Well, folks, we’ve just made it through the cruellest month, safely into May…yes, the cruel one is April, because anything can happen weather-wise, and sweet young plants that have just bravely burst through the soil often get snuffed out. In Three Pines it’s in any month, really that people get snuffed out, and regularly are. In this one someone dies of fright at a séance at the Old Hadley House! As always, Penny delivers a cozy, comfy, and cruel tale in this third instalment, and I think the series is getting better as it goes along.
Louise Penny is a literary mystery writer, although I don’t know what I exactly mean by that–some mysteries are fun but just not that well written, while others seem to be a cut above. I guess it’s because her turn of phrase is beautiful, the book is not merely plot driven, and there is some existential wisdom to be learned along the way. Gamache continues to be his same elegant, kind, and unflappable self, especially in this one because he himself is under attack. There is a cruel undercover plan to discredit and unseat him from the Surété du Québec so he will have to face some of his own ghosts as well.
Finally getting around to this popular Canadian series that has worldwide recognition. What a great introduction to Chief Inspector Armand Gamache and the residents of Three Pines. Watching him enter the small town and sift through the dark secrets and murder clues, was just the thing for these cold January evenings. Crime fiction often comes in series, and getting to know the detective who solves the mysteries is a big part of the attraction. There’s always lots of details floating about with the reader unsure about which facts and theories are important and which are not, but in the end it doesn’t really matter, because you can depend on the trusty Inspector to sort it all out in the end. There’s a grand comfort in that.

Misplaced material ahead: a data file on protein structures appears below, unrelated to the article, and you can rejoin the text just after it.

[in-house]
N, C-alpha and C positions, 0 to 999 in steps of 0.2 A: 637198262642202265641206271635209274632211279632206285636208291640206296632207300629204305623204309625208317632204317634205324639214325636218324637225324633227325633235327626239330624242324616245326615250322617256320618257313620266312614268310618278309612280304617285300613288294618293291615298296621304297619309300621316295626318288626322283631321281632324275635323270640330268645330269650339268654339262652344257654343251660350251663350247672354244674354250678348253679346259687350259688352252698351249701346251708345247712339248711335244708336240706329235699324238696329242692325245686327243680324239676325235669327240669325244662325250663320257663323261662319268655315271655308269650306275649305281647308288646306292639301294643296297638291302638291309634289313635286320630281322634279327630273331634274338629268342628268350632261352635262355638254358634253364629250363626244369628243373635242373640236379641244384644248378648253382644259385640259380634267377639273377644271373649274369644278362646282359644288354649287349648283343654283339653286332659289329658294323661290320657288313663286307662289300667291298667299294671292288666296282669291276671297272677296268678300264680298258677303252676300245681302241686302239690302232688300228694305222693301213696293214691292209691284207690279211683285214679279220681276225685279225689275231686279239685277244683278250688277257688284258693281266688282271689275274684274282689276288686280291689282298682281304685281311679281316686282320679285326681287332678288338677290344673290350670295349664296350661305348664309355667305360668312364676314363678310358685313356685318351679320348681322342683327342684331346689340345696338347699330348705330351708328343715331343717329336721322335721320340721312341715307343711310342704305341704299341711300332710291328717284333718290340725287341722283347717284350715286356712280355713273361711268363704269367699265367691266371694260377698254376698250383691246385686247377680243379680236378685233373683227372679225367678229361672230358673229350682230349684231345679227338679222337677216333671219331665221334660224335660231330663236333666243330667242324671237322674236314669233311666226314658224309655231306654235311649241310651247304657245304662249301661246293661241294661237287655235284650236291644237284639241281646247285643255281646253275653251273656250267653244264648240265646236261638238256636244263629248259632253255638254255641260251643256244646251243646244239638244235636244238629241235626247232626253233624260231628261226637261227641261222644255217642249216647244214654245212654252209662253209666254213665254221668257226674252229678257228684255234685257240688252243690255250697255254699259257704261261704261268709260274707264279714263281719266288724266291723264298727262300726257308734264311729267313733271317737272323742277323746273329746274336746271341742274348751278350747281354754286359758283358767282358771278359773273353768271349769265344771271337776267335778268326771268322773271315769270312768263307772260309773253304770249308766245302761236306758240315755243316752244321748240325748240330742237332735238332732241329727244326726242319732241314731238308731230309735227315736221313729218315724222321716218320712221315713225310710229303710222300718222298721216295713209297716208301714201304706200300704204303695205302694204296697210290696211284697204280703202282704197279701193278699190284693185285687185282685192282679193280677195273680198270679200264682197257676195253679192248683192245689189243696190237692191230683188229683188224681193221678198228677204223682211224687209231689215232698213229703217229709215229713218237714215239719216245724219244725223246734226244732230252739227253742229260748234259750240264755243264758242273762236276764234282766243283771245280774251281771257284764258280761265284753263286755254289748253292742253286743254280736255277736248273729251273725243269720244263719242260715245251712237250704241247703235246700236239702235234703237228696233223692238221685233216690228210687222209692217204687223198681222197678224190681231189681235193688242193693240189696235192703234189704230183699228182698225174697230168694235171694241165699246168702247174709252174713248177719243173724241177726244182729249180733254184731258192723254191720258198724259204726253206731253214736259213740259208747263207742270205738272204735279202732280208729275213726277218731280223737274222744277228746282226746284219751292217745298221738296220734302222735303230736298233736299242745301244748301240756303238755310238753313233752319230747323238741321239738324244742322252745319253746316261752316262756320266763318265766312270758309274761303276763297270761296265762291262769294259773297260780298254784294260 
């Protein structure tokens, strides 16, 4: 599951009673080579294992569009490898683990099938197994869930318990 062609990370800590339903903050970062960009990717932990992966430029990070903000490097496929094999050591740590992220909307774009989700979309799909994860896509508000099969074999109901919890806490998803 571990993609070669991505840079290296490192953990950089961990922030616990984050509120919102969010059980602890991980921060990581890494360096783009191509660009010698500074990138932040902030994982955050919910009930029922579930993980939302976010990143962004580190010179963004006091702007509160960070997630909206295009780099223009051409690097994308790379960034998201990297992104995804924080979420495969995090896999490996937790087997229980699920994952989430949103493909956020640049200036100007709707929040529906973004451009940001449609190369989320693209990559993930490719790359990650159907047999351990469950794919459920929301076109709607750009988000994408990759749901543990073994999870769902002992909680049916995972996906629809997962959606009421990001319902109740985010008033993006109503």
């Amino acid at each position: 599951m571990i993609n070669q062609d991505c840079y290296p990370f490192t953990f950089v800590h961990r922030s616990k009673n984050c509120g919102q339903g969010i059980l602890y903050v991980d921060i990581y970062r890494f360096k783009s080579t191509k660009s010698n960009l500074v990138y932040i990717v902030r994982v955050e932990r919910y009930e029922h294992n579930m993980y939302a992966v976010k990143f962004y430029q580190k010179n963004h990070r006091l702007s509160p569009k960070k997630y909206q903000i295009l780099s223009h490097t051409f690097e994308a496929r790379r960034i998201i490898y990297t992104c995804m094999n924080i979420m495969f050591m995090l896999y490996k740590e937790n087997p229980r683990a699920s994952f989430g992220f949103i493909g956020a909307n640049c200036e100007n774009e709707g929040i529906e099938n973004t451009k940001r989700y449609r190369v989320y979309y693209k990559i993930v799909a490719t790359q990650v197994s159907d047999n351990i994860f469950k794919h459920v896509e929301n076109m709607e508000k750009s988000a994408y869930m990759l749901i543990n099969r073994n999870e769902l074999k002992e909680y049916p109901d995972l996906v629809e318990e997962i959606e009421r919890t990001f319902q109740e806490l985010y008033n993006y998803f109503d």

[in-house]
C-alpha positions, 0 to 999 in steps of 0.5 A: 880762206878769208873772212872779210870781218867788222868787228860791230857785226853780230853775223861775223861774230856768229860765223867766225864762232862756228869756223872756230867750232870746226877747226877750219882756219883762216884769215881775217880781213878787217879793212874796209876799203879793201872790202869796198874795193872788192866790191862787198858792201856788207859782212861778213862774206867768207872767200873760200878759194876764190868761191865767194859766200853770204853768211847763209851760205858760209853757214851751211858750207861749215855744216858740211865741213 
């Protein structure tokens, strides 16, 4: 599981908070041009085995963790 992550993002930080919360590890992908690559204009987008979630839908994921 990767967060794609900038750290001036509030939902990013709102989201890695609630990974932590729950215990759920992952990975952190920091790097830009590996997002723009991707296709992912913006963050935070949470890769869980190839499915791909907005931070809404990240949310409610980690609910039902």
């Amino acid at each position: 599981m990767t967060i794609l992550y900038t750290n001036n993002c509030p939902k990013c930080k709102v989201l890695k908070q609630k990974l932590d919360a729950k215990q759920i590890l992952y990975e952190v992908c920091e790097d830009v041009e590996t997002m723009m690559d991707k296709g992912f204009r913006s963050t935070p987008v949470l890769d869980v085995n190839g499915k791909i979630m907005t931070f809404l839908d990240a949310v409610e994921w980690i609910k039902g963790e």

Louise Penny offers a nice balance of action and reflection, making this feel ‘more than’ the usual whodunit. Her work has been paralleled with British whodunits which tend to have (according to wiki) “murders by unconventional means, bucolic villages, large casts of suspects, red herrings, and a dramatic disclosure of the murderer in the last few pages of the book.” Loved the Canadian setting outside of Montreal (just like Kathy Reichs’ Bones series; if you liked that, you’ll love this) and looking forward to more from this author–since I bought the three book starter set at Costco, the next two instalments are likely imminent! Judging by the reviews, future instalments keep getting better and better. And after all, it’s still going to be cold and dark for awhile yet…
There is a movie based on Still Life. It’s available on youtube.